• Unfortunately, it's a lot easier to find flaws in someone's design than it is to design something yourself. I deal with this every day where I work [timberjack.com], with sales, marketing, and even the guys on the assembly line critiquing my work. Some points are valid (like yours about the desk), but it's not hard to miss some of the finer points like that if you're going at it from scratch.

    Good idea aside, how often do *you* take your desk apart for modularity? I never have yet. You'd give up a lot of sturdiness by the Lego desk modular, unfortunately.

    I want my kitchen island made out of Lego...

  • by cot ( 87677 ) on Sunday August 27, 2000 @02:00PM (#824085)
    I would have thought one of the "cool" things about a lego desk would be the ability to reconfigure it. Gluing them all together makes that kind of hard.

    I would have thought that you could design it such that the normal locking action of the pieces was strong enough to keep it together.

  • by Accipiter ( 8228 ) on Sunday August 27, 2000 @02:07PM (#824086)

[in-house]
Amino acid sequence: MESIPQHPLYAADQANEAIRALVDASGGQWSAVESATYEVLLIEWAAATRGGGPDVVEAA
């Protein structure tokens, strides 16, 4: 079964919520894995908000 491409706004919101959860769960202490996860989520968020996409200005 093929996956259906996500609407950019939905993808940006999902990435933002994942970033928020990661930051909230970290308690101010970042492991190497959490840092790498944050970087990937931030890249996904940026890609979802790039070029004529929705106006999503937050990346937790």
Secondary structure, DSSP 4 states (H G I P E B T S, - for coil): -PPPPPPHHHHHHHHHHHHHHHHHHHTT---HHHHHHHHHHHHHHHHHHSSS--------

The guy who requested this desk must have some real serious value because A) He had the balls to ask for this, and B) The company *agreed*!

    Anyway, you don't get the full scope of the desk until you check out the pictu res [ericharshbarger.org].

    He doesn't say how much he was paid, but he says that it was "worth [his] time."

    Two Words:

    Very Impressive.

    -- Give him Head? Be a Beacon?

  • Anyone who knows anything about lego knows you can get flat topped blocks - i'm sure they had lego chairs in mind when they designed them!
  • The story shows that the top is NOT flat, so you could use this like these tables at McDonalds that had the LEGO's covering the top. Imagine, this guy could make a back and shelves for it and play with that. Me? I'am trying to get my boss to get me a cube out of LEGO's, think expansion ;-)

    ________

  • You make anything out of lego!! Well, I hope not ANYTHING... But what next? Lego H-Bombs? Maybe a Lego computer... hmm.. then I could shape my computer box to whatever shape I need it. Lego video cards... we could even build lego cars... Well I'm at it let's have lego pants and jackets!!